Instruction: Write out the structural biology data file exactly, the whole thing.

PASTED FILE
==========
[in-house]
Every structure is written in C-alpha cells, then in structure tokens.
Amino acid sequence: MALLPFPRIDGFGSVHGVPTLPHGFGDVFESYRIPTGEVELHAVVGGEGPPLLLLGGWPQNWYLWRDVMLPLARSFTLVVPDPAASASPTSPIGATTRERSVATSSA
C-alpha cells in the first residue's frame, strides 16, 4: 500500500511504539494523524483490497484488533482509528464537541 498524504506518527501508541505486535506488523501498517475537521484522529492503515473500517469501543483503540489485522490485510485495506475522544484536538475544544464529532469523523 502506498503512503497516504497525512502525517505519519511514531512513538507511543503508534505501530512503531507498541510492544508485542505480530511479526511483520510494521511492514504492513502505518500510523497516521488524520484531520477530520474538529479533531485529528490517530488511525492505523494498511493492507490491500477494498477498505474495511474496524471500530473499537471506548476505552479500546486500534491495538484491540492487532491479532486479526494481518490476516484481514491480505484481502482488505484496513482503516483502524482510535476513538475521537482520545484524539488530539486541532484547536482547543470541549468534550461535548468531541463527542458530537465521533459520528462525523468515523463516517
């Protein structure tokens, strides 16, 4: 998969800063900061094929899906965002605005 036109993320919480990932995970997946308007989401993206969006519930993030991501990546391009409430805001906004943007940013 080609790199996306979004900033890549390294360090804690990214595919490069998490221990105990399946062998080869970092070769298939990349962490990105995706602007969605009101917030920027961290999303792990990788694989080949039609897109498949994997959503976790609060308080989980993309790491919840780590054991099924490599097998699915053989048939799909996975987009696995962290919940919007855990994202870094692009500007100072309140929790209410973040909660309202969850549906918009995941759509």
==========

[in-house]
Every structure is written in C-alpha cells, then in structure tokens.
Amino acid sequence: MALLPFPRIDGFGSVHGVPTLPHGFGDVFESYRIPTGEVELHAVVGGEGPPLLLLGGWPQNWYLWRDVMLPLARSFTLVVPDPAASASPTSPIGATTRERSVATSSA
C-alpha cells in the first residue's frame, strides 16, 4: 500500500511504539494523524483490497484488533482509528464537541 498524504506518527501508541505486535506488523501498517475537521484522529492503515473500517469501543483503540489485522490485510485495506475522544484536538475544544464529532469523523 502506498503512503497516504497525512502525517505519519511514531512513538507511543503508534505501530512503531507498541510492544508485542505480530511479526511483520510494521511492514504492513502505518500510523497516521488524520484531520477530520474538529479533531485529528490517530488511525492505523494498511493492507490491500477494498477498505474495511474496524471500530473499537471506548476505552479500546486500534491495538484491540492487532491479532486479526494481518490476516484481514491480505484481502482488505484496513482503516483502524482510535476513538475521537482520545484524539488530539486541532484547536482547543470541549468534550461535548468531541463527542458530537465521533459520528462525523468515523463516517
């Protein structure tokens, strides 16, 4: 998969800063900061094929899906965002605005 036109993320919480990932995970997946308007989401993206969006519930993030991501990546391009409430805001906004943007940013 080609790199996306979004900033890549390294360090804690990214595919490069998490221990105990399946062998080869970092070769298939990349962490990105995706602007969605009101917030920027961290999303792990990788694989080949039609897109498949994997959503976790609060308080989980993309790491919840780590054991099924490599097998699915053989048939799909996975987009696995962290919940919007855990994202870094692009500007100072309140929790209410973040909660309202969850549906918009995941759509």